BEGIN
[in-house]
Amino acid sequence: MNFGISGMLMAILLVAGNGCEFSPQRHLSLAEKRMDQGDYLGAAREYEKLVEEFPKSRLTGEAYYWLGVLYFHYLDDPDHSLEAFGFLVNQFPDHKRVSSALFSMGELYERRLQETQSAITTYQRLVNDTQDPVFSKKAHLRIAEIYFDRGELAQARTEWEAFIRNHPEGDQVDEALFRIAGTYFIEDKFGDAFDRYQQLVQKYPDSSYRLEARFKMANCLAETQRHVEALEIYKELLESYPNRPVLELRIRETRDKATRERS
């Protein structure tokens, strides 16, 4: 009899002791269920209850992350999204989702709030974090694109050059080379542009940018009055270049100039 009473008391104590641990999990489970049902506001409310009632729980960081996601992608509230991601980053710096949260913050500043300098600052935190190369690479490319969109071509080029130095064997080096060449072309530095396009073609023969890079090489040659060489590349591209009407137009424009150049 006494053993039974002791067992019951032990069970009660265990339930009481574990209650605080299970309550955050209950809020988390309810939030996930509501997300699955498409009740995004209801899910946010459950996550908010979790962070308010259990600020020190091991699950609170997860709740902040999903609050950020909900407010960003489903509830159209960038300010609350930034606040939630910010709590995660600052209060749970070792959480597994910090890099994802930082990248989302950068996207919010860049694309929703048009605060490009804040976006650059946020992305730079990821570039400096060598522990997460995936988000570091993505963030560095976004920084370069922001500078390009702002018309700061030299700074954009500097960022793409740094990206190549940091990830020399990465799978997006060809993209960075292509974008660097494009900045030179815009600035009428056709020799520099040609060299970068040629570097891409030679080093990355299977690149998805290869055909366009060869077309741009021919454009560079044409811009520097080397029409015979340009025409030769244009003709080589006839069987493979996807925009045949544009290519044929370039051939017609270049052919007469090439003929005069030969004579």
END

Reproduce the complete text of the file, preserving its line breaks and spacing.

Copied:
[in-house]
Amino acid sequence: MNFGISGMLMAILLVAGNGCEFSPQRHLSLAEKRMDQGDYLGAAREYEKLVEEFPKSRLTGEAYYWLGVLYFHYLDDPDHSLEAFGFLVNQFPDHKRVSSALFSMGELYERRLQETQSAITTYQRLVNDTQDPVFSKKAHLRIAEIYFDRGELAQARTEWEAFIRNHPEGDQVDEALFRIAGTYFIEDKFGDAFDRYQQLVQKYPDSSYRLEARFKMANCLAETQRHVEALEIYKELLESYPNRPVLELRIRETRDKATRERS
């Protein structure tokens, strides 16, 4: 009899002791269920209850992350999204989702709030974090694109050059080379542009940018009055270049100039 009473008391104590641990999990489970049902506001409310009632729980960081996601992608509230991601980053710096949260913050500043300098600052935190190369690479490319969109071509080029130095064997080096060449072309530095396009073609023969890079090489040659060489590349591209009407137009424009150049 006494053993039974002791067992019951032990069970009660265990339930009481574990209650605080299970309550955050209950809020988390309810939030996930509501997300699955498409009740995004209801899910946010459950996550908010979790962070308010259990600020020190091991699950609170997860709740902040999903609050950020909900407010960003489903509830159209960038300010609350930034606040939630910010709590995660600052209060749970070792959480597994910090890099994802930082990248989302950068996207919010860049694309929703048009605060490009804040976006650059946020992305730079990821570039400096060598522990997460995936988000570091993505963030560095976004920084370069922001500078390009702002018309700061030299700074954009500097960022793409740094990206190549940091990830020399990465799978997006060809993209960075292509974008660097494009900045030179815009600035009428056709020799520099040609060299970068040629570097891409030679080093990355299977690149998805290869055909366009060869077309741009021919454009560079044409811009520097080397029409015979340009025409030769244009003709080589006839069987493979996807925009045949544009290519044929370039051939017609270049052919007469090439003929005069030969004579």